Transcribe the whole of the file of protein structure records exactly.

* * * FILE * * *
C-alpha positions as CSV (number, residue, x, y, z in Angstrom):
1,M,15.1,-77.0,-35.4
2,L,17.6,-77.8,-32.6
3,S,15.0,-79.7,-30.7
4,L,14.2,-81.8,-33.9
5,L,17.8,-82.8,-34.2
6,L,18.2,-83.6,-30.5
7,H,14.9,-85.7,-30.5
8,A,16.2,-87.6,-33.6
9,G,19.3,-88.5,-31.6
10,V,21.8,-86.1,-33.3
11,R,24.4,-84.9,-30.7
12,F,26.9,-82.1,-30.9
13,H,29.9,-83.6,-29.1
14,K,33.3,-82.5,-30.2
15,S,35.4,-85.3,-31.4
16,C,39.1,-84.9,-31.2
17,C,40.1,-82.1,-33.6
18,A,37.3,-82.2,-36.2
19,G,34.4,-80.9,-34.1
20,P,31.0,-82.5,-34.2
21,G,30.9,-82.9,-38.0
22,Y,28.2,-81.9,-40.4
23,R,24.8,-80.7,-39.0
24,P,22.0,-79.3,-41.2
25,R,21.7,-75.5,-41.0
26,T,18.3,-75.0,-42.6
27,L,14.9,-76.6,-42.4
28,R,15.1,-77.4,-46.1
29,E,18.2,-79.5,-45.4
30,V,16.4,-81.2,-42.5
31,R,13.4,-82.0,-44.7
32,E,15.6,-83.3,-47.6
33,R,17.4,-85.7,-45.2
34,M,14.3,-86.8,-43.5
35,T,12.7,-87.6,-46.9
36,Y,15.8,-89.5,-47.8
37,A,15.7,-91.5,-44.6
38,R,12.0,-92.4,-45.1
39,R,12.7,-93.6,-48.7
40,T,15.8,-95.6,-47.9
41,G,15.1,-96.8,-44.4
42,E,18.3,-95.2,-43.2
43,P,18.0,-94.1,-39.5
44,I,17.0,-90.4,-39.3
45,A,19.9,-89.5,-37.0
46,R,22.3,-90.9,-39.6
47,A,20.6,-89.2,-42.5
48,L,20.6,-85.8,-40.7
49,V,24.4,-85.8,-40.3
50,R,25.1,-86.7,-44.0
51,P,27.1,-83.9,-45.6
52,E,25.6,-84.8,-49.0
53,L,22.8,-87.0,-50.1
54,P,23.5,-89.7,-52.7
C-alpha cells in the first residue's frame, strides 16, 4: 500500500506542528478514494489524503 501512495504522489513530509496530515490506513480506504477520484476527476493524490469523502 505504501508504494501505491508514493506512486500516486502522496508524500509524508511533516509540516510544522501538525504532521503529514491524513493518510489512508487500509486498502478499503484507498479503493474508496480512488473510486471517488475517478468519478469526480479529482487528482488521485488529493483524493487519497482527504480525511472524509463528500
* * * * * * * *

C-alpha positions as CSV (number, residue, x, y, z in Angstrom):
1,M,15.1,-77.0,-35.4
2,L,17.6,-77.8,-32.6
3,S,15.0,-79.7,-30.7
4,L,14.2,-81.8,-33.9
5,L,17.8,-82.8,-34.2
6,L,18.2,-83.6,-30.5
7,H,14.9,-85.7,-30.5
8,A,16.2,-87.6,-33.6
9,G,19.3,-88.5,-31.6
10,V,21.8,-86.1,-33.3
11,R,24.4,-84.9,-30.7
12,F,26.9,-82.1,-30.9
13,H,29.9,-83.6,-29.1
14,K,33.3,-82.5,-30.2
15,S,35.4,-85.3,-31.4
16,C,39.1,-84.9,-31.2
17,C,40.1,-82.1,-33.6
18,A,37.3,-82.2,-36.2
19,G,34.4,-80.9,-34.1
20,P,31.0,-82.5,-34.2
21,G,30.9,-82.9,-38.0
22,Y,28.2,-81.9,-40.4
23,R,24.8,-80.7,-39.0
24,P,22.0,-79.3,-41.2
25,R,21.7,-75.5,-41.0
26,T,18.3,-75.0,-42.6
27,L,14.9,-76.6,-42.4
28,R,15.1,-77.4,-46.1
29,E,18.2,-79.5,-45.4
30,V,16.4,-81.2,-42.5
31,R,13.4,-82.0,-44.7
32,E,15.6,-83.3,-47.6
33,R,17.4,-85.7,-45.2
34,M,14.3,-86.8,-43.5
35,T,12.7,-87.6,-46.9
36,Y,15.8,-89.5,-47.8
37,A,15.7,-91.5,-44.6
38,R,12.0,-92.4,-45.1
39,R,12.7,-93.6,-48.7
40,T,15.8,-95.6,-47.9
41,G,15.1,-96.8,-44.4
42,E,18.3,-95.2,-43.2
43,P,18.0,-94.1,-39.5
44,I,17.0,-90.4,-39.3
45,A,19.9,-89.5,-37.0
46,R,22.3,-90.9,-39.6
47,A,20.6,-89.2,-42.5
48,L,20.6,-85.8,-40.7
49,V,24.4,-85.8,-40.3
50,R,25.1,-86.7,-44.0
51,P,27.1,-83.9,-45.6
52,E,25.6,-84.8,-49.0
53,L,22.8,-87.0,-50.1
54,P,23.5,-89.7,-52.7
C-alpha cells in the first residue's frame, strides 16, 4: 500500500506542528478514494489524503 501512495504522489513530509496530515490506513480506504477520484476527476493524490469523502 505504501508504494501505491508514493506512486500516486502522496508524500509524508511533516509540516510544522501538525504532521503529514491524513493518510489512508487500509486498502478499503484507498479503493474508496480512488473510486471517488475517478468519478469526480479529482487528482488521485488529493483524493487519497482527504480525511472524509463528500